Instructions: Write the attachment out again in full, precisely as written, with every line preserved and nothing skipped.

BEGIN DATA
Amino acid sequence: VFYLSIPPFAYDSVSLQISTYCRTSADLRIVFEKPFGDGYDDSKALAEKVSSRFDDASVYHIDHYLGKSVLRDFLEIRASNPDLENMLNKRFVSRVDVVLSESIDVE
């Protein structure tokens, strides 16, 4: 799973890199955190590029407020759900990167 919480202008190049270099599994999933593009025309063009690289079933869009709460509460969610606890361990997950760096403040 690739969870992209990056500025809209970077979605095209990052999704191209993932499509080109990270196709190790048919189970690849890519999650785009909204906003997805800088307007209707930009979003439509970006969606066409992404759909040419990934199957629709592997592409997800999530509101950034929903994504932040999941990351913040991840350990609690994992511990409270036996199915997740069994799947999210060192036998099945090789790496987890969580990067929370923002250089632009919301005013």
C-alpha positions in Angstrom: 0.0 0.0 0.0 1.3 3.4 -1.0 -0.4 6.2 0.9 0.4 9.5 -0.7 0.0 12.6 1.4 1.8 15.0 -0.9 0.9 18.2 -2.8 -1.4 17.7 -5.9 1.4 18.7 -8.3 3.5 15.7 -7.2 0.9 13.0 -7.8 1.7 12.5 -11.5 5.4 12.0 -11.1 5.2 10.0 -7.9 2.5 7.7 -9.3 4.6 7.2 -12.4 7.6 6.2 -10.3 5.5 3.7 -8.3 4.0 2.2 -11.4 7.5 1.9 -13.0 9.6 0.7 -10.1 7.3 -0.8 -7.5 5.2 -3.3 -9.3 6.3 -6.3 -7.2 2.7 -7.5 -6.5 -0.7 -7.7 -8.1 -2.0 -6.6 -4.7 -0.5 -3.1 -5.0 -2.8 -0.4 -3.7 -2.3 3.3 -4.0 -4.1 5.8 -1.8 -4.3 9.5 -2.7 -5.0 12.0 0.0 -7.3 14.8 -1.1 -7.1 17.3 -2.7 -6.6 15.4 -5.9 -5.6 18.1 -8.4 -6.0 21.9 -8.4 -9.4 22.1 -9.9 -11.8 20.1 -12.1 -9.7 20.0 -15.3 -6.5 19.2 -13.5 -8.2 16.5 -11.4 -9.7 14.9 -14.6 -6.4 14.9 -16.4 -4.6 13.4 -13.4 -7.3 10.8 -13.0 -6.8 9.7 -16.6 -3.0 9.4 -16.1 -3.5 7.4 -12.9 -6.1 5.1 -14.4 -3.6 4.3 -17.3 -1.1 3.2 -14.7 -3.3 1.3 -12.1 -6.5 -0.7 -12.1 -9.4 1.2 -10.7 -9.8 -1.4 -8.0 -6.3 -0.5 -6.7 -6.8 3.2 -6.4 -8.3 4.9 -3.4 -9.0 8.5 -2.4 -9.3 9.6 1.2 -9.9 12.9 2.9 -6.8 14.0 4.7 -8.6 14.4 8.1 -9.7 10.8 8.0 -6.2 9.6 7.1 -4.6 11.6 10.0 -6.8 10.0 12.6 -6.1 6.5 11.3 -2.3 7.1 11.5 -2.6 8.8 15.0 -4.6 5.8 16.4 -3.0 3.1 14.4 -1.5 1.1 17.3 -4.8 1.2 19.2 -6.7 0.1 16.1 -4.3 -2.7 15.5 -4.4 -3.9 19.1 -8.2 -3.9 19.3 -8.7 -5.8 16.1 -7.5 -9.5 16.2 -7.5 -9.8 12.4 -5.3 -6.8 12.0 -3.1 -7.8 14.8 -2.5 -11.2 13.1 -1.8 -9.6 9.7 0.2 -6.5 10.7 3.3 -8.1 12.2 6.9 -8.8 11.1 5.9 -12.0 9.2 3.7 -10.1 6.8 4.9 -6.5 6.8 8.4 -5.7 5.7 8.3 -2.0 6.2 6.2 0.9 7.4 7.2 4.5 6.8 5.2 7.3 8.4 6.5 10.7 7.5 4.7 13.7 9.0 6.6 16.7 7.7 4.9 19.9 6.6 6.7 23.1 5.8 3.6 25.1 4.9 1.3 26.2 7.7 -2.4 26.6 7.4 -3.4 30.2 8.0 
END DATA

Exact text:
Amino acid sequence: VFYLSIPPFAYDSVSLQISTYCRTSADLRIVFEKPFGDGYDDSKALAEKVSSRFDDASVYHIDHYLGKSVLRDFLEIRASNPDLENMLNKRFVSRVDVVLSESIDVE
């Protein structure tokens, strides 16, 4: 799973890199955190590029407020759900990167 919480202008190049270099599994999933593009025309063009690289079933869009709460509460969610606890361990997950760096403040 690739969870992209990056500025809209970077979605095209990052999704191209993932499509080109990270196709190790048919189970690849890519999650785009909204906003997805800088307007209707930009979003439509970006969606066409992404759909040419990934199957629709592997592409997800999530509101950034929903994504932040999941990351913040991840350990609690994992511990409270036996199915997740069994799947999210060192036998099945090789790496987890969580990067929370923002250089632009919301005013």
C-alpha positions in Angstrom: 0.0 0.0 0.0 1.3 3.4 -1.0 -0.4 6.2 0.9 0.4 9.5 -0.7 0.0 12.6 1.4 1.8 15.0 -0.9 0.9 18.2 -2.8 -1.4 17.7 -5.9 1.4 18.7 -8.3 3.5 15.7 -7.2 0.9 13.0 -7.8 1.7 12.5 -11.5 5.4 12.0 -11.1 5.2 10.0 -7.9 2.5 7.7 -9.3 4.6 7.2 -12.4 7.6 6.2 -10.3 5.5 3.7 -8.3 4.0 2.2 -11.4 7.5 1.9 -13.0 9.6 0.7 -10.1 7.3 -0.8 -7.5 5.2 -3.3 -9.3 6.3 -6.3 -7.2 2.7 -7.5 -6.5 -0.7 -7.7 -8.1 -2.0 -6.6 -4.7 -0.5 -3.1 -5.0 -2.8 -0.4 -3.7 -2.3 3.3 -4.0 -4.1 5.8 -1.8 -4.3 9.5 -2.7 -5.0 12.0 0.0 -7.3 14.8 -1.1 -7.1 17.3 -2.7 -6.6 15.4 -5.9 -5.6 18.1 -8.4 -6.0 21.9 -8.4 -9.4 22.1 -9.9 -11.8 20.1 -12.1 -9.7 20.0 -15.3 -6.5 19.2 -13.5 -8.2 16.5 -11.4 -9.7 14.9 -14.6 -6.4 14.9 -16.4 -4.6 13.4 -13.4 -7.3 10.8 -13.0 -6.8 9.7 -16.6 -3.0 9.4 -16.1 -3.5 7.4 -12.9 -6.1 5.1 -14.4 -3.6 4.3 -17.3 -1.1 3.2 -14.7 -3.3 1.3 -12.1 -6.5 -0.7 -12.1 -9.4 1.2 -10.7 -9.8 -1.4 -8.0 -6.3 -0.5 -6.7 -6.8 3.2 -6.4 -8.3 4.9 -3.4 -9.0 8.5 -2.4 -9.3 9.6 1.2 -9.9 12.9 2.9 -6.8 14.0 4.7 -8.6 14.4 8.1 -9.7 10.8 8.0 -6.2 9.6 7.1 -4.6 11.6 10.0 -6.8 10.0 12.6 -6.1 6.5 11.3 -2.3 7.1 11.5 -2.6 8.8 15.0 -4.6 5.8 16.4 -3.0 3.1 14.4 -1.5 1.1 17.3 -4.8 1.2 19.2 -6.7 0.1 16.1 -4.3 -2.7 15.5 -4.4 -3.9 19.1 -8.2 -3.9 19.3 -8.7 -5.8 16.1 -7.5 -9.5 16.2 -7.5 -9.8 12.4 -5.3 -6.8 12.0 -3.1 -7.8 14.8 -2.5 -11.2 13.1 -1.8 -9.6 9.7 0.2 -6.5 10.7 3.3 -8.1 12.2 6.9 -8.8 11.1 5.9 -12.0 9.2 3.7 -10.1 6.8 4.9 -6.5 6.8 8.4 -5.7 5.7 8.3 -2.0 6.2 6.2 0.9 7.4 7.2 4.5 6.8 5.2 7.3 8.4 6.5 10.7 7.5 4.7 13.7 9.0 6.6 16.7 7.7 4.9 19.9 6.6 6.7 23.1 5.8 3.6 25.1 4.9 1.3 26.2 7.7 -2.4 26.6 7.4 -3.4 30.2 8.0 